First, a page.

Lastly, the bullpen looks relatively the same as it did last season, aside from the addition of Watson. The Giants also look to hand the ball back to Mark Melancon in the ninth inning. Melancon signed with the Giants as a free agent after the 2016 season as the team’s closer, but they need him to bounce back after an injury-plagued year limiting him to just 32 appearances.

Derek Law
Steven Okert
Josh Osich
Hunter Strickland
Cory Gearrin
Tony Watson
Sam Dyson (Set-Up)
Mark Melancon (Closer)

©DANIEL GLUSKOTER The Giants need to have Mark Melancon bounce back from an injury plagued 2017 season. Melancon struggled with only 11 saves and a 4.50 ERA after signing a 4 year, $ 62 million contract after pitching for the Pirates and Nationals in 2016.
©DANIEL GLUSKOTER
The Giants need to have Mark Melancon bounce back from an injury plagued 2017 season. Melancon struggled with only 11 saves and a 4.50 ERA after signing a 4 year, $ 62 million contract after pitching for the Pirates and Nationals in 2016.

©DANIEL GLUSKOTER Sam Dyson inherited the role of being the Giants closer last season in the wake of Mark Melancon’s injuries. In 2018, he will be relied upon as one of the teams primary set-up men.
©DANIEL GLUSKOTER
Sam Dyson inherited the role of being the Giants closer last season in the wake of Mark Melancon’s injuries. In 2018, he will be relied upon as one of the teams primary set-up men.

Playoff Chances

The Giants’ playoff odds increase due to their wanting to compete while a lot of the lesser teams in MLB choose not to. Many NL teams are undergoing a rebuilding process that is keeping them a distance from the playoffs. Unfortunately for the Giants, most of the NL West plans to compete in 2018. Like last season, the Dodgers, Diamondbacks and Rockies all look like playoff contenders.

So what does this mean for the Giants’ chances ? The Wild Card looks like their best shot. The Dodgers retained most of their players from the 2017 and after winning 104 games on the way to the pennant last season, they look likely to repeat as NL West champs once again. Shooting for the two Wild Card spots will be the Giants, Rockies and Diamondbacks from the NL West.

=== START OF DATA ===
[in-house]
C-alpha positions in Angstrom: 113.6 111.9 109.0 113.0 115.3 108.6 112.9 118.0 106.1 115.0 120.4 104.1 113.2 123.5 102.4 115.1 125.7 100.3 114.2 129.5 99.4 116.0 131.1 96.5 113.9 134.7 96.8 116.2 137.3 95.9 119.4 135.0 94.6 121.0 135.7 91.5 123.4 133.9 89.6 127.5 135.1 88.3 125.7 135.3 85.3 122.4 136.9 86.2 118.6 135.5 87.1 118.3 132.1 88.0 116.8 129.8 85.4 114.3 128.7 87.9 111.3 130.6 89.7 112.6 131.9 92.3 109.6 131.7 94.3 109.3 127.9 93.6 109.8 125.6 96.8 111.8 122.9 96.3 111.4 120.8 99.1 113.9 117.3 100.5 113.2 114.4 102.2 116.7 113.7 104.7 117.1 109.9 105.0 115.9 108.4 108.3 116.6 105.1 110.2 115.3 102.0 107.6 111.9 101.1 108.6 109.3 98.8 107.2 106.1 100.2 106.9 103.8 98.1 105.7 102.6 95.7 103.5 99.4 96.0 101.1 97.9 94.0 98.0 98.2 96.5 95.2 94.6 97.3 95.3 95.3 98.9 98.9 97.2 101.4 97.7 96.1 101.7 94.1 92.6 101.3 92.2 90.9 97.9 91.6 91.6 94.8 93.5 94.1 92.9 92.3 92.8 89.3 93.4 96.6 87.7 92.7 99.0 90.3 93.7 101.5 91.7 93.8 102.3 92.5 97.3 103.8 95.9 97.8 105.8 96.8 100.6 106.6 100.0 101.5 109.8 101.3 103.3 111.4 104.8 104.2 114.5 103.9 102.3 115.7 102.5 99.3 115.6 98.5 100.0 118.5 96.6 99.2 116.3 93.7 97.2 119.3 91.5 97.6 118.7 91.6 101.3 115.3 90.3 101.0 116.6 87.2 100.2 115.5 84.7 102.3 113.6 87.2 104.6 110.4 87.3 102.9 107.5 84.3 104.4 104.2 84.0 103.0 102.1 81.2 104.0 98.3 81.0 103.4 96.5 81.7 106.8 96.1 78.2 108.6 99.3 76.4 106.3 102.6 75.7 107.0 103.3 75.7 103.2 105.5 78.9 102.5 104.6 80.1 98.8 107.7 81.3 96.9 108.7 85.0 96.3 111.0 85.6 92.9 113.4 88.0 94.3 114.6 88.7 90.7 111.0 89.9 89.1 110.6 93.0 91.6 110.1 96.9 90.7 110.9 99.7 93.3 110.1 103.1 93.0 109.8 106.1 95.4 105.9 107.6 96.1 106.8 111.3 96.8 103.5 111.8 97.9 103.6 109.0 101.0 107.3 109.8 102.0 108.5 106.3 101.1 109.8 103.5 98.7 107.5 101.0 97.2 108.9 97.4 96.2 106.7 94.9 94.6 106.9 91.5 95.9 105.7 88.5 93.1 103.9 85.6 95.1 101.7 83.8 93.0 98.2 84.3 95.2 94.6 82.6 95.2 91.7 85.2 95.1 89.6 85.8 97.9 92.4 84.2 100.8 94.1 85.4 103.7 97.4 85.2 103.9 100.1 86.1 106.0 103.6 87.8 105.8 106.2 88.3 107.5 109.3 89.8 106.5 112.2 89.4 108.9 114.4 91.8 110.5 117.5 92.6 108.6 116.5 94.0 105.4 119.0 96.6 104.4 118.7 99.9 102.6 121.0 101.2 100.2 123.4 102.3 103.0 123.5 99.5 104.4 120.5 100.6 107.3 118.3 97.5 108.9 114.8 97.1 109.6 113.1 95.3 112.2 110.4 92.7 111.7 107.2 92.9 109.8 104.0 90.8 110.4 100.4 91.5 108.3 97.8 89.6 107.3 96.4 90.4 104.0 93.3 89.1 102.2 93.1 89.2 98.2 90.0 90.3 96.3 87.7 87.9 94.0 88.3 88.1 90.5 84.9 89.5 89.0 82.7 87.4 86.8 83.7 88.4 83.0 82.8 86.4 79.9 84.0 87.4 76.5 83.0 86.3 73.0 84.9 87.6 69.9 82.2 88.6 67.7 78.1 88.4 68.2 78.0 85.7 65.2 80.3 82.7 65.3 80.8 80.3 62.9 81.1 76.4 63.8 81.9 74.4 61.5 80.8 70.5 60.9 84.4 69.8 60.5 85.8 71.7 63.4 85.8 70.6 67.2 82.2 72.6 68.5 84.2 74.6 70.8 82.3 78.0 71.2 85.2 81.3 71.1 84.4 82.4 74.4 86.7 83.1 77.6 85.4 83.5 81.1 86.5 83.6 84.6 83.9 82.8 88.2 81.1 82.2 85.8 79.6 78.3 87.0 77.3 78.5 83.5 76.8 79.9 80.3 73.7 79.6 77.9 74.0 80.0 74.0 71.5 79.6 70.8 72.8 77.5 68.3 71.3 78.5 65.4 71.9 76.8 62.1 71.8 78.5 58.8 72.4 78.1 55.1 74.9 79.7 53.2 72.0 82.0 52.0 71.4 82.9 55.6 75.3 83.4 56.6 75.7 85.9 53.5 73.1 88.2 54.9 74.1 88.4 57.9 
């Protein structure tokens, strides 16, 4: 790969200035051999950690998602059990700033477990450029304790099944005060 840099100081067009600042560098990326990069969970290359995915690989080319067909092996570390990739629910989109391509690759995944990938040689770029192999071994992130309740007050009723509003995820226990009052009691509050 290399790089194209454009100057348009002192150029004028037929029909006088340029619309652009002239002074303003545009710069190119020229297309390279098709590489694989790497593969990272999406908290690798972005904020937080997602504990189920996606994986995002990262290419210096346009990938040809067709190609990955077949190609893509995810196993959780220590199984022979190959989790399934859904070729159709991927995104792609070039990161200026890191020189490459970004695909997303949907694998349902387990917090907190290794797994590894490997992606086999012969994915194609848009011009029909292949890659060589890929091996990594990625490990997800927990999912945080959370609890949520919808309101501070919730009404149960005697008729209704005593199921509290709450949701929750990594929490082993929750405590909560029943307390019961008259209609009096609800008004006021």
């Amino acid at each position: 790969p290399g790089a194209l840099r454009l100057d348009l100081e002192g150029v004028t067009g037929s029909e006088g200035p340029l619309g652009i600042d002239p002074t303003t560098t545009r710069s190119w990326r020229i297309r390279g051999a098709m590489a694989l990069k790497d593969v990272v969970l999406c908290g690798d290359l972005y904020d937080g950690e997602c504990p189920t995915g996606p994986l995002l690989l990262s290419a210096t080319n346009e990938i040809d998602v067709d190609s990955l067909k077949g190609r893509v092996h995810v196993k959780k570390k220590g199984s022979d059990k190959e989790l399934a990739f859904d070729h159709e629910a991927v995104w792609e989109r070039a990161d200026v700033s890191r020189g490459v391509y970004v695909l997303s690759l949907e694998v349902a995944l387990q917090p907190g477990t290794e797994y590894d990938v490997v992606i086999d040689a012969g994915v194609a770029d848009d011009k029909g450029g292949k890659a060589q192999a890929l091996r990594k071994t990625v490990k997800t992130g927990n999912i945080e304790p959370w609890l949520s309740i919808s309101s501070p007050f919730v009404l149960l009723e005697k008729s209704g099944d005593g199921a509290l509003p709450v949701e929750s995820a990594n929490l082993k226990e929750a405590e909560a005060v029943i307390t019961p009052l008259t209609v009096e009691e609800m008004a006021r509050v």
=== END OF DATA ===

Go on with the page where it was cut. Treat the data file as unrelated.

©DANIEL GLUSKOTER Shortstop Brandon Crawford’s offensive production slipped in 2017, but he was once again solid in the field, winning his third straight Gold Glove Award.
©DANIEL GLUSKOTER
Shortstop Brandon Crawford’s offensive production slipped in 2017, but he was once again solid in the field, winning his third straight Gold Glove Award.

With the Washington Nationals looking like the class of the National League East again, only the New York Mets look like they could compete for the Wild Card out of that division. And in the NL Central, the Chicago Cubs, Milwaukee Brewers and St. Louis Cardinals should all compete for the division crown. Which means any of the two that don’t win the division should easily be in the running for the Wild Card.

It won’t be easy for the Giants to make the playoffs in 2018. They’ll need to have a lot of things go right, unlike last season. But could the even-year magic play in their favor ? They won each of their World Series titles during even years (2010, 2012 and 2014). With the lack of predictability in baseball, the Giants could find themselves going from one of the worst in 2017 to one of the best in 2018.